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November 13, 2019

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Steiner and Granger: Long-term care planning is important for women

Provided by Steiner & Granger
Insurance and Financial Services
For more information: jgranger@sagepointadvisors.com

The prospect of needing long-term care is an important, yet sometimes overlooked, part of financial and retirement planning. Yet it may be especially vital for women to consider as they often face the need for long-term care as both a caregiver and recipient.

Women as caregivers
While you may think most long-term care is received in a nursing home setting, the National Clearinghouse for Long-Term Care Information (National Clearinghouse) estimates that about 80% of care is provided at home by informal (unpaid) family caregivers. Of those caregivers, about 60% are women (www.longtermcare.gov).

In many instances, the care provided for chronically disabled older adults is quite intensive and time-consuming. Women who act as family caregivers of older people with high levels of personal-care needs may face considerable financial, emotional, and physical strain.

For instance, caregivers may face financial challenges due to lost wages from reduced work hours, time out of the workforce, extended family leave, or early retirement. Reduced work hours or extended time out of work may also affect the ability to contribute toward retirement savings, potentially resulting in a loss of retirement income.

Caregivers also may face emotional strains and poor health related to their caregiving responsibilities. This may be especially true for older women caregivers and younger women who may be caring for an older family member in addition to managing their own household.

Women as long-term care recipients
According to the Centers for Disease Control and Prevention (CDC), women outlive men by an average of 6 years (www.cdc.gov). Because they tend to live longer, women are at a higher risk than men of needing long-term care (source: National Clearinghouse). And the National Clearinghouse reports that women, on average, need care over a longer time than men (3.7 years vs. 2.2 years).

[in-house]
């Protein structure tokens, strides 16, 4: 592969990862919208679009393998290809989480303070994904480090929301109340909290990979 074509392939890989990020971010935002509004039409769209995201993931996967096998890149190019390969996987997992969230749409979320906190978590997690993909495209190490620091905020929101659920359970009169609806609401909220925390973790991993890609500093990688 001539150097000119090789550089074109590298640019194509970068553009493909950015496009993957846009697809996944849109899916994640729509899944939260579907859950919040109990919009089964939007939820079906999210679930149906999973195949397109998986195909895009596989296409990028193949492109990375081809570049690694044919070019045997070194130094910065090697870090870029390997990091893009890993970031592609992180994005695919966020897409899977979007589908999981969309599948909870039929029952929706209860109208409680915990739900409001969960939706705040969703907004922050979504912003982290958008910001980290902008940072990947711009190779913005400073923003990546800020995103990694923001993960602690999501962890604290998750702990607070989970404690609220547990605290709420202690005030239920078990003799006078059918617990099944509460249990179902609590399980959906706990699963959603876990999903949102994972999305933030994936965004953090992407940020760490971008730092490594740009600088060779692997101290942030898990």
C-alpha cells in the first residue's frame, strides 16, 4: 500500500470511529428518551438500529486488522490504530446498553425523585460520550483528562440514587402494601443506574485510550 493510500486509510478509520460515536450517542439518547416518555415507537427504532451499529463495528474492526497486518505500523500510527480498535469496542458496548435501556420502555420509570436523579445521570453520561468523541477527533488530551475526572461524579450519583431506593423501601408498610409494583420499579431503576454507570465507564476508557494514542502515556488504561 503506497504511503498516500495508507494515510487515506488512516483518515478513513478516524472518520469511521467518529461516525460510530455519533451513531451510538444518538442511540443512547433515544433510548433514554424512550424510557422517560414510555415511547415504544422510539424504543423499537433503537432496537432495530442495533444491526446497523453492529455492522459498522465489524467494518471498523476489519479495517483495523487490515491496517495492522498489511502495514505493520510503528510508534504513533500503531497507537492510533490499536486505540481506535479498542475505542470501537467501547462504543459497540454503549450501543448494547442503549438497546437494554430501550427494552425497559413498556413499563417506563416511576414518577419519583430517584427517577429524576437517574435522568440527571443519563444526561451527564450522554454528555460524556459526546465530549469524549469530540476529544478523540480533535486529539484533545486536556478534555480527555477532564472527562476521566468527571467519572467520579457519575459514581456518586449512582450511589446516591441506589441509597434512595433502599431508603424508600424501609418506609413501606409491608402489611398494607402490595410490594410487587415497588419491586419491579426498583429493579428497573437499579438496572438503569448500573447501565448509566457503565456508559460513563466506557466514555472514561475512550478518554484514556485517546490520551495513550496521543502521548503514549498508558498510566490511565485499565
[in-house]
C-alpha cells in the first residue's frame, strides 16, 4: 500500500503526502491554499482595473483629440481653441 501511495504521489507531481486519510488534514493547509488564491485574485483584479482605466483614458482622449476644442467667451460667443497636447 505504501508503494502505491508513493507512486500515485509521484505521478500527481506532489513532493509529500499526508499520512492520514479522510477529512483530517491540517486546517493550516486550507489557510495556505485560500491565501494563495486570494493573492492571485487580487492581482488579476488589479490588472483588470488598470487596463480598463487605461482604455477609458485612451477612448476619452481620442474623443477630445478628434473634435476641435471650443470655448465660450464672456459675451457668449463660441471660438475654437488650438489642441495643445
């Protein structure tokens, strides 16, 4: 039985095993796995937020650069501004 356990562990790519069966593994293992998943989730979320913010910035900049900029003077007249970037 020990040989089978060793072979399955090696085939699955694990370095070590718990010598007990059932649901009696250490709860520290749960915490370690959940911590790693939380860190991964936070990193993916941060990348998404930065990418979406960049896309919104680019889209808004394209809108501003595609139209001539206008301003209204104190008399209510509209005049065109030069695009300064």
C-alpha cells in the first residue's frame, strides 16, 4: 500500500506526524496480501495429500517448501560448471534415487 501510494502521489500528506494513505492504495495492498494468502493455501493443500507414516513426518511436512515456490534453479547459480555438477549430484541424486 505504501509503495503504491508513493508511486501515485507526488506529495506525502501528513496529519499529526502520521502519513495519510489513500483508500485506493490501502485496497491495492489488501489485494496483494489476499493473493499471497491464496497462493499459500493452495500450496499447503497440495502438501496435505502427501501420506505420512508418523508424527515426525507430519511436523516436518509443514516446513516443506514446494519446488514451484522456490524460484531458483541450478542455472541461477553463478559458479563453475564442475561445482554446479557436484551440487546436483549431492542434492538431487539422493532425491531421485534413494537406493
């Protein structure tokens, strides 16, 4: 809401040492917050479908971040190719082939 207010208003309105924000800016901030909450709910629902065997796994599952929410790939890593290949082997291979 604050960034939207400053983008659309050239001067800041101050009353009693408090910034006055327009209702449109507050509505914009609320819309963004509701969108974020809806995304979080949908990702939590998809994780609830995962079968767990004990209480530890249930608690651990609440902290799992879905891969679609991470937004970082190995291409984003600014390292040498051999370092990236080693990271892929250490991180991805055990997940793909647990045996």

With a longer life expectancy and a greater likelihood of needing long-term care, women often must confront their long-term care needs without the help of their spouse or other family members.

Paying for long-term care
Long-term care can be expensive. An important part of planning is deciding how to pay for these services.

Buying long-term care (LTC) insurance is an option. Many LTC insurance policies pay for the cost of care provided in a nursing home, assisted-living facility, or at home, but the premium paid generally depends on the age of the insured and the policy benefits and options purchased. And premiums can increase if the insurer raises its overall rates. Even with LTC insurance, you still may have some out-of-pocket contributions in addition to premium payments. For example:

* Not all policies provide coverage for care in your home, even though that's where most care is provided. While the cost of in-home care may be less than the cost of care provided in a nursing home, it can still be quite expensive.

* Most policies allow for the selection of an elimination period of between 10 days and 1 year, during which time the insured is responsible for payment of care.

* The LTC insurance benefit is often paid based on a daily or monthly maximum amount, which may not be enough to cover all of the costs of care.

* While lifetime coverage may be selected, it can increase the premium cost significantly, and some policies may not offer that option. Most common LTC insurance benefit periods last from 1 year to 5 years, after which time the insurance coverage generally ends regardless of whether care is still being provided.

Government benefits provided primarily through a state's Medicaid program may be used to pay for long-term care. To qualify for Medicaid, however, assets and income must fall below certain limits, which vary from state to state. Often, this requires spending down assets, which may mean using savings to pay for care before qualifying for Medicaid.

Women may have to confront particular challenges when planning for long-term care. A financial professional can help with some of the complex issues you may face when preparing for the possibility of long-term care, both as a caregiver and a receiver of care.

Women are more likely than men to face the need for long-term care without the help of their spouse. According to the United States Administration on Aging, 42% of older women were widows in 2010 and half of the women over age 75 lived alone (www.aoa.gov).

And the Centers for Disease Control reports that over 70% of nursing home residents are women (www.cdc.gov).

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